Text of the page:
The art and craft of blending two lives (and households) into one.
(page 1 of 2)
Photography by Thomas Moore
The home’s side entrance opens onto a lovely courtyard of pavers and gravel.
A mutual friend introduced them at a Super Bowl party in 2004. “We were so engrossed in conversation that we totally missed Janet Jackson’s infamous wardrobe malfunction,” Paul Bissonette recalls of the first time he met his wife-to-be, Barbara.
When they decided to get married in 2006, their first thought was to buy something new together. After scouting what was on the market, they decided they both really loved North Salem and the property where Barbara had been living since 1999. But her house, a nondescript raised ranch, needed an extreme makeover. So the couple began their search for an architect. They interviewed six or seven, but none of them really clicked with the Bissonettes’ vision. One day, divine intervention pointed them in the right direction.
As Paul recalls, it was a gorgeous summer day and the couple was looking forward to having family come up for a reunion and cookout. Suddenly, their quiet rural neighborhood erupted in a cacophony of construction noises coming from the next-door neighbor’s property. “It was so loud, you had to shout to be heard,” Barbara says. So Paul went over to beseech his neighbor to temporarily stop the work, offering to pay for the crew’s time.
The mahogany front porch offers sweeping views of the lawn with large rock outcroppings and a pond. Creeping Jenny and ajuga peek out from the stone steps and rock outcroppings.
His neighbor, Maria Bilotta, of the kitchen-design family, invited him into her newly renovated home and graciously agreed to send the workers home. The cookout was saved and, serendipitously, the search for an architect was over. Paul fell in love with the style of Bilotta's house, designed by architect Terry Lennon of North Salem, who specializes in Arts and Crafts-style houses.
The resulting renovation is a revelation. Gone are any remnants of the raised ranch. In its place stands a stunning cedar-shake Arts and Crafts home, perfectly sited midway up a long, rolling hillside. A beautiful mahogany front porch offers sweeping views of the couple’s “zen garden,” large outcroppings of stone ledge uncovered in the renovation process.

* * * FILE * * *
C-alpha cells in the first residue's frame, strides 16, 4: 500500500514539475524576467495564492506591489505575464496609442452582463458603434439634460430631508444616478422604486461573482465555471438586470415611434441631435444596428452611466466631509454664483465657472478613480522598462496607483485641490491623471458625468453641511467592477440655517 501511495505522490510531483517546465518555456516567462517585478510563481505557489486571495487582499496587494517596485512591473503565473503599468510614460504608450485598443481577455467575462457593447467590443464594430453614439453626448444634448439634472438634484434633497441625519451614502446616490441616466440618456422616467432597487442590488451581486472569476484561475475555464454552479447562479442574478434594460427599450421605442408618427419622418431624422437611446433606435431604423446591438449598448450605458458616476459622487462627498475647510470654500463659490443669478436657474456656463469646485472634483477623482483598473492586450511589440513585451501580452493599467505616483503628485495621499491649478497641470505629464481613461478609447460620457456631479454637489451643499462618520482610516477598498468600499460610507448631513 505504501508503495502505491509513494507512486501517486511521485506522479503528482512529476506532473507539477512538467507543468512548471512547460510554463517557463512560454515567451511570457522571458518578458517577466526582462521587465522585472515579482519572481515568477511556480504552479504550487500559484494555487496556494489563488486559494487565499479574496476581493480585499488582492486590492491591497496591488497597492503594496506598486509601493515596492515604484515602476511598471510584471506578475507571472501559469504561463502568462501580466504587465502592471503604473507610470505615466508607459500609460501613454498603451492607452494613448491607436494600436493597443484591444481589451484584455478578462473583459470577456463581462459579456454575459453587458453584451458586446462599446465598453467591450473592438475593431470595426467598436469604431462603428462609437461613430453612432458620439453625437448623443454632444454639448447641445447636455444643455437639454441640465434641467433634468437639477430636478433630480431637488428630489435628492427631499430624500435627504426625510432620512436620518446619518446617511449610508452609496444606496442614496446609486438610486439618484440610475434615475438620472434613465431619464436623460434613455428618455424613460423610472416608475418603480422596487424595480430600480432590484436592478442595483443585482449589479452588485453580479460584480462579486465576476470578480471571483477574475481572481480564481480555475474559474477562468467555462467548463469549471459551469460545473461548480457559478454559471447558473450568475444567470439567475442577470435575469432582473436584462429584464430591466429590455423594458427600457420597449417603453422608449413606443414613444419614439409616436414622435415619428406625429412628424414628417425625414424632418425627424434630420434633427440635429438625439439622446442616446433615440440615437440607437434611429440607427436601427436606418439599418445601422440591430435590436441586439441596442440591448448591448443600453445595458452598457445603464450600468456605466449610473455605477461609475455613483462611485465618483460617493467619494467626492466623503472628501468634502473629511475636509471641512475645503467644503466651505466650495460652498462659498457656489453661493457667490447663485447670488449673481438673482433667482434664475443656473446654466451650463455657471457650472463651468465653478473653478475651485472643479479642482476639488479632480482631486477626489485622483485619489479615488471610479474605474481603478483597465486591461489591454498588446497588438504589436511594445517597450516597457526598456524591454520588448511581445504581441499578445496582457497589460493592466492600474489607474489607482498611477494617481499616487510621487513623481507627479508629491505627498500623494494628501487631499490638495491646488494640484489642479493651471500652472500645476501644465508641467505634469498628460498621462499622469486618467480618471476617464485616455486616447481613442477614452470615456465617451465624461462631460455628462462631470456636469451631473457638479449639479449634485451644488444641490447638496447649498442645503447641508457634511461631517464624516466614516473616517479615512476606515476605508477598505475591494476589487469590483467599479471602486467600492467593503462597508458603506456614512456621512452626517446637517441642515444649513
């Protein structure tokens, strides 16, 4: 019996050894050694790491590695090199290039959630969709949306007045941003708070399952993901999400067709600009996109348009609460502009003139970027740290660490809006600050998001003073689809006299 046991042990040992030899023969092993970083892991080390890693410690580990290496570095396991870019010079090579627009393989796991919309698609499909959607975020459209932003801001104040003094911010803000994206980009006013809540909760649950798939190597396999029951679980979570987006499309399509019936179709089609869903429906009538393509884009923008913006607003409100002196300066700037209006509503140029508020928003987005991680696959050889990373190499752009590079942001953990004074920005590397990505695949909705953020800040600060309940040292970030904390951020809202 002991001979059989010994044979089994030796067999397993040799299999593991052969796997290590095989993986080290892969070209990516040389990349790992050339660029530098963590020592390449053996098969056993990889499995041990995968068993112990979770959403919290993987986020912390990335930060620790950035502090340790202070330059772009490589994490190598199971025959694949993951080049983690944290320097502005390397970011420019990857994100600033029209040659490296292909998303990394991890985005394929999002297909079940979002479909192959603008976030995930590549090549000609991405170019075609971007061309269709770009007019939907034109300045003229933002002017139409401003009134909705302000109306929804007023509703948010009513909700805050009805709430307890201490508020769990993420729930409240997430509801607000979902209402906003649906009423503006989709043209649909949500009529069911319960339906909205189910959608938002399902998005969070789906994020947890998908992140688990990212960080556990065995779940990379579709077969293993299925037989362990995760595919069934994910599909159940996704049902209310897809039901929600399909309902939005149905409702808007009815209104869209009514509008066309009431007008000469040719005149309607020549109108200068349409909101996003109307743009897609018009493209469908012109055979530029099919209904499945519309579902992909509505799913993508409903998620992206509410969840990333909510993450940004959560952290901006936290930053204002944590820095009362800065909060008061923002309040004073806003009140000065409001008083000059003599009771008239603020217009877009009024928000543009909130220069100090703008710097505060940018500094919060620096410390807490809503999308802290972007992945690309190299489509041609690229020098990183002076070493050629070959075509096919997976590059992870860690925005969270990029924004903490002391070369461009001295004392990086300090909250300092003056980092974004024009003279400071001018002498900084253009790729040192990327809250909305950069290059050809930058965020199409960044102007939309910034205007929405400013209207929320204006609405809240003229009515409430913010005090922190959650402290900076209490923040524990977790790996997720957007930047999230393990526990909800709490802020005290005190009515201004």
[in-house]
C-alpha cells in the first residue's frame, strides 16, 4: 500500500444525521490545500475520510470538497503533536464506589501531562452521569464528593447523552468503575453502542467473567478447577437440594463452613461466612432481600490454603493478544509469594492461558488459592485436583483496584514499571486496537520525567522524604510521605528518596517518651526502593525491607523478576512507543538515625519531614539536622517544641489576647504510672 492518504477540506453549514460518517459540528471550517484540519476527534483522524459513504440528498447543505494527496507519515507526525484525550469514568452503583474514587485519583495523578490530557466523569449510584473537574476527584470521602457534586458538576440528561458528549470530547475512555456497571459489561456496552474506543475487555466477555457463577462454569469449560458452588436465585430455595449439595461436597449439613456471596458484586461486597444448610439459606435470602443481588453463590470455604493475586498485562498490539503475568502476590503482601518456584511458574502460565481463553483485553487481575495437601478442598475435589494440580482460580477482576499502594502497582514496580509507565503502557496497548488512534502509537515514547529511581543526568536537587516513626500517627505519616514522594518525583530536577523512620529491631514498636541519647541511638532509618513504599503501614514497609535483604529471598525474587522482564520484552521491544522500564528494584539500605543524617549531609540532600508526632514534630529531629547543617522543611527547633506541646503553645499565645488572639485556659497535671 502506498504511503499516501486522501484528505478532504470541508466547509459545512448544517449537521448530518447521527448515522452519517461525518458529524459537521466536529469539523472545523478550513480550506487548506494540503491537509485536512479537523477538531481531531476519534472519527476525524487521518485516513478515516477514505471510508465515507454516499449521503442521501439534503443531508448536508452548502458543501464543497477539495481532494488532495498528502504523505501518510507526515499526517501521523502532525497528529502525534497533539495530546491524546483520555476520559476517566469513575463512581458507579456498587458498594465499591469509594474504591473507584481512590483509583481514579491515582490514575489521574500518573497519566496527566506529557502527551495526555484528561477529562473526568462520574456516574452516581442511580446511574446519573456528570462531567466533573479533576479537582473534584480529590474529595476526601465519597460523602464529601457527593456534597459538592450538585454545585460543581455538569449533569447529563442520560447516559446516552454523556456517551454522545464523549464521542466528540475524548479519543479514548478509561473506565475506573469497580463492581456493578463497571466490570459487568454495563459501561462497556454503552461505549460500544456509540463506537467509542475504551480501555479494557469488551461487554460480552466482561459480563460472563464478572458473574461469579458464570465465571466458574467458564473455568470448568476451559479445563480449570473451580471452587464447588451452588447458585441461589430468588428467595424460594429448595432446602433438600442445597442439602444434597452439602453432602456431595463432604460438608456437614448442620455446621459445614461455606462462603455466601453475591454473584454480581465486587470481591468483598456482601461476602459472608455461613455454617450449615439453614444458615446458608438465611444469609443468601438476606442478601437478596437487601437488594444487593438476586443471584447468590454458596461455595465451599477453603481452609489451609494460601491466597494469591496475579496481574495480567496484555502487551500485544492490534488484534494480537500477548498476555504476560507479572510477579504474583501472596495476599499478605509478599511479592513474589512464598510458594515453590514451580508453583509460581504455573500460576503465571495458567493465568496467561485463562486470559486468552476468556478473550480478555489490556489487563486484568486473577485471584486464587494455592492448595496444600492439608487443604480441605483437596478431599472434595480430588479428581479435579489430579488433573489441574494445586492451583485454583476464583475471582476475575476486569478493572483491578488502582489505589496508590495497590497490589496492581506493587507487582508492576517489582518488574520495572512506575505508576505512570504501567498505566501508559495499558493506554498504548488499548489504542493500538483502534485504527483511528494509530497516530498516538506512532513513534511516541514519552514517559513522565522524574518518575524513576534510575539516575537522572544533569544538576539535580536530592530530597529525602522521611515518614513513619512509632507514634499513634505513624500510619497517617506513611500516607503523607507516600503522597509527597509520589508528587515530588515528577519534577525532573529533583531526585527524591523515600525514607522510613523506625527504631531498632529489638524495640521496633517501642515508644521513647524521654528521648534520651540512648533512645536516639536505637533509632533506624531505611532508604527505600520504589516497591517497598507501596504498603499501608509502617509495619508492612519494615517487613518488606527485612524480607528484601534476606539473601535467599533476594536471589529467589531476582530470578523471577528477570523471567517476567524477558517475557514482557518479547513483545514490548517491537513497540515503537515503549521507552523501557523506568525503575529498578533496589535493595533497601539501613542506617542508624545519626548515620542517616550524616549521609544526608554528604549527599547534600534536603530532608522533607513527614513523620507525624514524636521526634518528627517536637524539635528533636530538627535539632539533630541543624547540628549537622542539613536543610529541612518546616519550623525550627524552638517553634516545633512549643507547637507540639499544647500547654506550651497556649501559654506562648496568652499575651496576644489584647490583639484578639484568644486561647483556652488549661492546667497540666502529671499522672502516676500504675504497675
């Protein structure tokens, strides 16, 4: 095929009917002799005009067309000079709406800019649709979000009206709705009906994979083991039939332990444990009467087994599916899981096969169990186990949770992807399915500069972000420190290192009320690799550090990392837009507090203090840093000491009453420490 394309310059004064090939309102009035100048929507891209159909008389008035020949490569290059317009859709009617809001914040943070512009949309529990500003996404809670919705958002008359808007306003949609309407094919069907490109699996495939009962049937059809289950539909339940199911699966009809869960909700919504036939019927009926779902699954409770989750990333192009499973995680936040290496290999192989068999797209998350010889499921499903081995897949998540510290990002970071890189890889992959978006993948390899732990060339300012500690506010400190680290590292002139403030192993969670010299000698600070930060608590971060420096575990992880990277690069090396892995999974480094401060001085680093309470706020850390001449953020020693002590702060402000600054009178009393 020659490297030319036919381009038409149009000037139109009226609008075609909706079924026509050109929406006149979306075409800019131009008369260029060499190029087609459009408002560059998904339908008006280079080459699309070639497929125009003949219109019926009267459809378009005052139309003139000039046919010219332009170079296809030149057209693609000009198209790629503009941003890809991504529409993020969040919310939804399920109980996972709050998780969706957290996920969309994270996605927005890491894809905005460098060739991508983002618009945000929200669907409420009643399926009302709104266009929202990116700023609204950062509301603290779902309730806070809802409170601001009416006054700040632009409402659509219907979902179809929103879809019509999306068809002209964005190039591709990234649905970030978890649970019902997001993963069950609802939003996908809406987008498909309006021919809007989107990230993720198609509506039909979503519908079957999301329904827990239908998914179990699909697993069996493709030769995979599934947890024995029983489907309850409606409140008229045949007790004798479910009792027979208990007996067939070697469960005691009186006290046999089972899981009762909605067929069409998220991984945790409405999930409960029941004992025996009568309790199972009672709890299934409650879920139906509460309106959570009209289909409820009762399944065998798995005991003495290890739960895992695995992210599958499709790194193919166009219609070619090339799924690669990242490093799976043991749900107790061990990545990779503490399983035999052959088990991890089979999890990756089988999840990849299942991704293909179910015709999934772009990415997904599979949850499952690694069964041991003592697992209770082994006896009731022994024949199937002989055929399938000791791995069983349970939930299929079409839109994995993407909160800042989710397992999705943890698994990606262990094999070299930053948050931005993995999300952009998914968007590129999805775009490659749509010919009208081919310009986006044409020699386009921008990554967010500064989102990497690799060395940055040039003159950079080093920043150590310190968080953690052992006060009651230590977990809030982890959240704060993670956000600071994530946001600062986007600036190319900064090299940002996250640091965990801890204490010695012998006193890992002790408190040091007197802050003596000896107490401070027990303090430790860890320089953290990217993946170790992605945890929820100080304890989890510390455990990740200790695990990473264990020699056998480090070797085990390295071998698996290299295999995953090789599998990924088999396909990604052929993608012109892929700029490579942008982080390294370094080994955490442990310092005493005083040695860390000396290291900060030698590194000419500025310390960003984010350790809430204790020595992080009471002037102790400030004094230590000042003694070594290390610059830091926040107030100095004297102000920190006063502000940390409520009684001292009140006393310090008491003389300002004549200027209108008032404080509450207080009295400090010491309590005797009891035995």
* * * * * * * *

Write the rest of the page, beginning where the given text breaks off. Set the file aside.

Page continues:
The Bissonettes dine as often as they can in the sun porch, above. The art nouveau print over the fireplace flips up to reveal a flat panel television. The mantel was created out of a 150-year-old hand-hewn oak barn beam. The antique secretary that Paul’s late wife purchased decades ago now holds Barbara's collections.
“I designed the house in response to Paul and Barbara’s lifestyle,” says Lennon. “They like being outdoors and looking over the property, so we have the covered front porch with the screened-in sun porch next to it, a patio out back, and a slate terrace off the master bedroom.”
“We have dinner on the sun porch every night,” Barbara says. “We get such pleasure sitting here, looking out at the view. I think this is the prettiest part of Westchester.” After what Paul described as an “enormously long process” to get approval from the town of North Salem, New York State, the U.S. Army Corps of Engineers, and others, the Bissonettes finally got the green light to transform the wetlands down the hill from the house back into the pond that it once was.